At the end of her ninth-grade year, Alyssa had failed English. In that class Alyssa received the majority of her assignments in print. If she received Braille, the Braille was regularly not readable and arrived weeks and sometimes months after the materials were assigned. On the county's standardized assessment, however, Alyssa earned one of the highest scores in the district and the highest in her class. She received a D in geography, but she got a 4 on the AP geography exam, a score high enough to earn her college credit for the class. Those standardized tests were provided by the state or the College Board, and they were given to Alyssa in Braille. Alyssa also failed math, another class where she regularly didn't get accessible materials. We were told that Alyssa would need to attend summer school for English and Math.
Because Alyssa would need to complete summer school, she was denied ESY again, even though she had shown extreme levels of regression academically and hadn't received any instruction in technology from Mrs. H. Again I was told that ESY wasn't an academic priority. Summer school was offered via an online platform that wasn't accessible with a screen reader or a Braille display. When we brought this to the attention of the administration, we were told that if Alyssa couldn't access the program visually she would need to retake the classes in their entirety in tenth grade.
At that point the administration shared that if Alyssa could pass the competency portion of the online summer school classes, she wouldn't have to complete the full curriculum visually. Because the online test was inaccessible, I requested that Alyssa's scores on her standardized exams be used to replace the competency test. That request was denied. Alyssa decided that she use her limited vision to take the math competency exam. She completed the test with an A in a few hours. When I picked her up from school, she was experiencing a migraine so severe that she was weeping. She was in physical pain for several days, preventing her from attending summer school for English. The district still would not allow Alyssa to prove her competency for English with her standardized exam grades, nor would they provide the materials to Alyssa in Braille. However, they ultimately agreed to allow me to act as a sighted reader for the class.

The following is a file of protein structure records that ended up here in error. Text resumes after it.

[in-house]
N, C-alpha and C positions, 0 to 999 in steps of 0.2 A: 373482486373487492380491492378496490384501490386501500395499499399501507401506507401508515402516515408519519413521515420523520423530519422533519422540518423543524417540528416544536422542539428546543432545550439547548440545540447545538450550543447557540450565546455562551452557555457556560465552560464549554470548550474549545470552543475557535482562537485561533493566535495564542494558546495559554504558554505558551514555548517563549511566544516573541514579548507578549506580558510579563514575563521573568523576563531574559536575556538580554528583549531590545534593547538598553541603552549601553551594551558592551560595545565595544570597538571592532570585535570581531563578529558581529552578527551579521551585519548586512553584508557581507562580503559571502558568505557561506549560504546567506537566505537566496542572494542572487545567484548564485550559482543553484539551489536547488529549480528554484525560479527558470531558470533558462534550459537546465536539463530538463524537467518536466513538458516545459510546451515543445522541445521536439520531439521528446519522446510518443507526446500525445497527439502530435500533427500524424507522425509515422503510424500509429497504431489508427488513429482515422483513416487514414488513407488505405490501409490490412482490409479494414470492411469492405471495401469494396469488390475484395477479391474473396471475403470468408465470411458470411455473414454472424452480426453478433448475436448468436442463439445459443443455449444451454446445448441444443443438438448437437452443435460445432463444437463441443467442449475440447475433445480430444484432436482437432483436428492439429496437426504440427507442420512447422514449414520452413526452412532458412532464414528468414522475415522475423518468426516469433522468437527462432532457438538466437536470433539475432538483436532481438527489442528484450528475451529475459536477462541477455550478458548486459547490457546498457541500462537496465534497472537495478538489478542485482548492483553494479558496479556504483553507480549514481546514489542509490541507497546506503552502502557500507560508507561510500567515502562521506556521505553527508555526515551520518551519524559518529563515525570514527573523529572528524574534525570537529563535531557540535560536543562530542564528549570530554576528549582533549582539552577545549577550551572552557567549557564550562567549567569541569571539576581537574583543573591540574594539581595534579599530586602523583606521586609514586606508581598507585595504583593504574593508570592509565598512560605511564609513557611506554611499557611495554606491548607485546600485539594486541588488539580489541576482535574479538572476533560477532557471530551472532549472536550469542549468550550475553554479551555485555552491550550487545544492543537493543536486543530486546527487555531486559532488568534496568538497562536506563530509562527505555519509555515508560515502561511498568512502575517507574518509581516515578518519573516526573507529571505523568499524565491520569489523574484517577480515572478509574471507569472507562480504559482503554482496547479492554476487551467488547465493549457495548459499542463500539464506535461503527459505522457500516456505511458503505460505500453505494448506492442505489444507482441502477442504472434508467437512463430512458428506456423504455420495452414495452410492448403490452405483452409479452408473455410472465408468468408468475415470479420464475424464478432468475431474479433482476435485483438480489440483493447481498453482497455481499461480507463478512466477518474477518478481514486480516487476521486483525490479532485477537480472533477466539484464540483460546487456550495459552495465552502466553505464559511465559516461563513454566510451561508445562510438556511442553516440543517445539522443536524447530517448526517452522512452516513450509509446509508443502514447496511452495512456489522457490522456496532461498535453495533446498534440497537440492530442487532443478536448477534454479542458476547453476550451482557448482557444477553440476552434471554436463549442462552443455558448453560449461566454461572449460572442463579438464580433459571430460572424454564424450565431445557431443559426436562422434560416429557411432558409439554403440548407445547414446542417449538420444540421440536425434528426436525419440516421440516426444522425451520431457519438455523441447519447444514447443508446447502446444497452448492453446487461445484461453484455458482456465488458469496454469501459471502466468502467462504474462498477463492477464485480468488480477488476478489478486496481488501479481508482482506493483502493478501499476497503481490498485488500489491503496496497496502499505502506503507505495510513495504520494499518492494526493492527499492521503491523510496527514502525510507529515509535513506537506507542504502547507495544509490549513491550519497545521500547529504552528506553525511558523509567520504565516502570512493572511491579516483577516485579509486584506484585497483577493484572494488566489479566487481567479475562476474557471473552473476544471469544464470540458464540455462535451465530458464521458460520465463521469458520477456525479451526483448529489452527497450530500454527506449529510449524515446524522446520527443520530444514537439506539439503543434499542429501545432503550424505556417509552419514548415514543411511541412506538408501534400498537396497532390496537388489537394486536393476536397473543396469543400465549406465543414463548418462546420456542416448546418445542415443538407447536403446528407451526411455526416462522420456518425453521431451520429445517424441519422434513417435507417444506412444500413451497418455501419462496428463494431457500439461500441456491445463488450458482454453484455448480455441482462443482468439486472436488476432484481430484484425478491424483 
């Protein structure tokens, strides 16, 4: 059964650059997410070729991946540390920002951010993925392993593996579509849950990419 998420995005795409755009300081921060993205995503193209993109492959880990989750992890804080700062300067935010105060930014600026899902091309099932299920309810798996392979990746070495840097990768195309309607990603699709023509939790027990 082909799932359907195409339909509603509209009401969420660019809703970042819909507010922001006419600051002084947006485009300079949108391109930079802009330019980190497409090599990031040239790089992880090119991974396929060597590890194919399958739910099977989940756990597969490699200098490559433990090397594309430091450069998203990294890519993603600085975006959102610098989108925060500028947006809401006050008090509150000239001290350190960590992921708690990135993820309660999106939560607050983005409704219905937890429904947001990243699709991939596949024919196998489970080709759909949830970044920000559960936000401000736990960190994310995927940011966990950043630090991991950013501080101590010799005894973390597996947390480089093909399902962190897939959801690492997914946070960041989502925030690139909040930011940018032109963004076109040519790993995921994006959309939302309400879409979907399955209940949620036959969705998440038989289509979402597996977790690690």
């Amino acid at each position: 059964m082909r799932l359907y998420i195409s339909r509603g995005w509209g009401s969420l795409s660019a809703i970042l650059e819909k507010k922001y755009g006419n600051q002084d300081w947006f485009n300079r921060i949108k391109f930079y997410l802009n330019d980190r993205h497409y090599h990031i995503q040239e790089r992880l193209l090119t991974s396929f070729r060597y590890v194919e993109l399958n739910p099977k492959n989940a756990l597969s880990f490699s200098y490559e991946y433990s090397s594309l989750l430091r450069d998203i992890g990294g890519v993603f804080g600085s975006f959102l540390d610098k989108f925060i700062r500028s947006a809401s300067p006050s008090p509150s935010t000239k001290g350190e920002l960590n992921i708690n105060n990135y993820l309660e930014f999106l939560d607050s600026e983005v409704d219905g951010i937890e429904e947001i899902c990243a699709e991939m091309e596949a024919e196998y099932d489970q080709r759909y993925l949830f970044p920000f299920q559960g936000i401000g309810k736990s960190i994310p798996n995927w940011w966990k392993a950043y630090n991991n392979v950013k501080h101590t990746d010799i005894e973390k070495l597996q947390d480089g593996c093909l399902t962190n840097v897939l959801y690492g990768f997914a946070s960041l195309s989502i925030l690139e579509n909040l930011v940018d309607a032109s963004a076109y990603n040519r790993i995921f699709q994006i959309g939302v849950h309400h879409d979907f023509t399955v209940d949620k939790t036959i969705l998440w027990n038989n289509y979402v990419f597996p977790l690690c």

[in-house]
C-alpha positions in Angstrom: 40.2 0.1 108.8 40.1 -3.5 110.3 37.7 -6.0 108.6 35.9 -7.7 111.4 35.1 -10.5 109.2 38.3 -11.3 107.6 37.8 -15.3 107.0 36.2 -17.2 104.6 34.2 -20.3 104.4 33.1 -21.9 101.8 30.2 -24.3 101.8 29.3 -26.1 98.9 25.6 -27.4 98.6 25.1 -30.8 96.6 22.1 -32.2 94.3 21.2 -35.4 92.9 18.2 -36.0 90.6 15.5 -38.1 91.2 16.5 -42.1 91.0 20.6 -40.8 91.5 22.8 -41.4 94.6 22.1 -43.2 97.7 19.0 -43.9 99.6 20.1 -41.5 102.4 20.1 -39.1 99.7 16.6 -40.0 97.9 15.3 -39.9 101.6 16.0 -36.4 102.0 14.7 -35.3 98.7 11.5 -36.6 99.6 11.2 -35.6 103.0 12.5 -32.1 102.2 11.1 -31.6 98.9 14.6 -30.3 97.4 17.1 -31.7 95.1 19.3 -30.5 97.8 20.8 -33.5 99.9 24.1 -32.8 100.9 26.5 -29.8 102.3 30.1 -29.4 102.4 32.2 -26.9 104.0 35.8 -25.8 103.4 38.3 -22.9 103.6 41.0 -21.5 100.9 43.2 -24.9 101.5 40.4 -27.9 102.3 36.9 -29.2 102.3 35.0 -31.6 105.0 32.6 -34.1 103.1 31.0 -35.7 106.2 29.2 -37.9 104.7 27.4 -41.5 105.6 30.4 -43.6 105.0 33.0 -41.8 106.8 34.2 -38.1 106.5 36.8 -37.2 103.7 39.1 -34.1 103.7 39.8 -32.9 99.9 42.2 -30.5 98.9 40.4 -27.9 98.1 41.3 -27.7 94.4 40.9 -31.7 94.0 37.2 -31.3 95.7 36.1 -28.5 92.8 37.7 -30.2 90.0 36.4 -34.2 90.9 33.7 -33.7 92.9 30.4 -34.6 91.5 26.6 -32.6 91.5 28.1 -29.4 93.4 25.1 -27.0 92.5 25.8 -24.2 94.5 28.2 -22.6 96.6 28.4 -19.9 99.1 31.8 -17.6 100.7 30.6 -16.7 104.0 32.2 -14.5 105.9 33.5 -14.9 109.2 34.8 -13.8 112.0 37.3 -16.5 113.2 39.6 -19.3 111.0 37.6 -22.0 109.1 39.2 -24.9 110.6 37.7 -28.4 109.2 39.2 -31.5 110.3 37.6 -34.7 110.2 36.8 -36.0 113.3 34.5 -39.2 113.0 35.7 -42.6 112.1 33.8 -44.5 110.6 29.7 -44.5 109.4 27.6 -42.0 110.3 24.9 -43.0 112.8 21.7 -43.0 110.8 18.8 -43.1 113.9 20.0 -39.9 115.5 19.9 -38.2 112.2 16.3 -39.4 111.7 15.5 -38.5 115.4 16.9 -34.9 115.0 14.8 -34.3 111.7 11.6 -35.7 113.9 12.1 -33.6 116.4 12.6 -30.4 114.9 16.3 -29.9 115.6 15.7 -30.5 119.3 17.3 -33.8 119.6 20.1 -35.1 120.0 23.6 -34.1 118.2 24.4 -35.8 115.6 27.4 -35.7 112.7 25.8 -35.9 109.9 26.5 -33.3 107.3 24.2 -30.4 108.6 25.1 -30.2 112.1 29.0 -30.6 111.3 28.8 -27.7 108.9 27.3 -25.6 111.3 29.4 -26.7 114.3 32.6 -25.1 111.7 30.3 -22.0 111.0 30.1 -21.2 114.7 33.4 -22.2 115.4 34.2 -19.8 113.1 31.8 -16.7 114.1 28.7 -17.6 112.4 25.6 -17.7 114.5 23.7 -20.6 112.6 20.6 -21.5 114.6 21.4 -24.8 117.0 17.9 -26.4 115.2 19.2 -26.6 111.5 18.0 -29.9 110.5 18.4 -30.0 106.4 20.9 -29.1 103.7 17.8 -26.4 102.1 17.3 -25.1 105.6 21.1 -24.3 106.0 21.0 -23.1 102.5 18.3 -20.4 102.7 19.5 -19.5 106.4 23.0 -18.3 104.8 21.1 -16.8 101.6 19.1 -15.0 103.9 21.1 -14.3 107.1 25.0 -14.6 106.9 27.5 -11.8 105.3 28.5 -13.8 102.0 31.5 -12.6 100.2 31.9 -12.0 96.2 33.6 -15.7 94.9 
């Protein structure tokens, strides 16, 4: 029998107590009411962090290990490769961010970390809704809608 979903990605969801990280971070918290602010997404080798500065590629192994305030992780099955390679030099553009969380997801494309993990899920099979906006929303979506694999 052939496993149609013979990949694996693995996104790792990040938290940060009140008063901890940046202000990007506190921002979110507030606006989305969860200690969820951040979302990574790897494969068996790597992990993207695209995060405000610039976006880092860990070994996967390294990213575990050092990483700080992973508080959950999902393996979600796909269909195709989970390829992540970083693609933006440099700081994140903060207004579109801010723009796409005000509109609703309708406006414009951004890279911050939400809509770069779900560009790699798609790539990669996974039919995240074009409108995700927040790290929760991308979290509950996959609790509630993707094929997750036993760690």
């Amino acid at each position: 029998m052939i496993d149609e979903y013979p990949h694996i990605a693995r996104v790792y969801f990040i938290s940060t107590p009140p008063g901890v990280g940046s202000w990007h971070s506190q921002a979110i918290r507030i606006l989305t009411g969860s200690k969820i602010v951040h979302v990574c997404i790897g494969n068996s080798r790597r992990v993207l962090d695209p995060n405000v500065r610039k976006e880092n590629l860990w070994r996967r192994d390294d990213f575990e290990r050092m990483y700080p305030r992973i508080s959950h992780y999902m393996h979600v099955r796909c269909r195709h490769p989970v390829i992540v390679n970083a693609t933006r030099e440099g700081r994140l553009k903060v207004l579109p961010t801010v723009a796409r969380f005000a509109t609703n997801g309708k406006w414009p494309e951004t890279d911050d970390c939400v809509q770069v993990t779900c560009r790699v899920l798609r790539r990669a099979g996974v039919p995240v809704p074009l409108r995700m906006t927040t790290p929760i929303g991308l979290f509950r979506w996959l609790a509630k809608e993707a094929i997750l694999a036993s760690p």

At the beginning of tenth grade, the school district asked us if we would like a different TVI. We said we would be willing to continue working with Mrs. H. if Alyssa got the materials she needed. The district decided to change the TVI anyway, on the basis that perhaps there was a personality conflict between us and Mrs. H. Alyssa's new TVI would be Ms. L.
Ms. L. was a lovely person, and she tried to start off on a good note. This time, when classes began, Alyssa had most of her Braille textbooks, and she started getting her tests in Braille as well. However, she still had daily problems with class handouts and worksheets. She simply wasn't getting the materials she needed to do assignments. In ninth grade Alyssa kept a log of the inaccessible materials she received. She continued documenting when she received things that she couldn't use in tenth grade.
In Alyssa's IEP we had laid out several goals for technology training. The IEP stated that Alyssa would use a refreshable Braille display to edit and format documents. Like Mrs. H., Ms. L. did not know how to use a refreshable Braille display. Alyssa struggled in English because no one could help her download the short stories she needed onto her BrailleNote Apex. She could create documents on the Apex and save them to a USB drive, but her teachers refused to let her turn in assignments on a USB. Furthermore, due to administrative blocks on the district's network and on the device itself, she could not send assignments to her teachers via email. They wanted her to print out her work, but there was no printer in the classroom. To use a printer she had to leave class and go to the office.
So that she would receive credit, throughout ninth and tenth grades Alyssa turned in handwritten work to her teachers. Her handwriting is actually very neat, but she can't read what she has written. She can't make changes or corrections to her handwritten work, and she can't use it to study. She preferred Braille, but when Alyssa turned in assignments in hardcopy Braille they regularly didn't get transcribed or graded, and Alyssa would receive a zero.
Since Ms. L. could not provide technology training, at the suggestion of the district we tried to get instruction through our local Lighthouse for the Blind. Lighthouse said that technology instruction for school-aged students was the school's responsibility. Even if we did receive training through their adult program, they would have no way to ensure the implementation of the training in the classroom.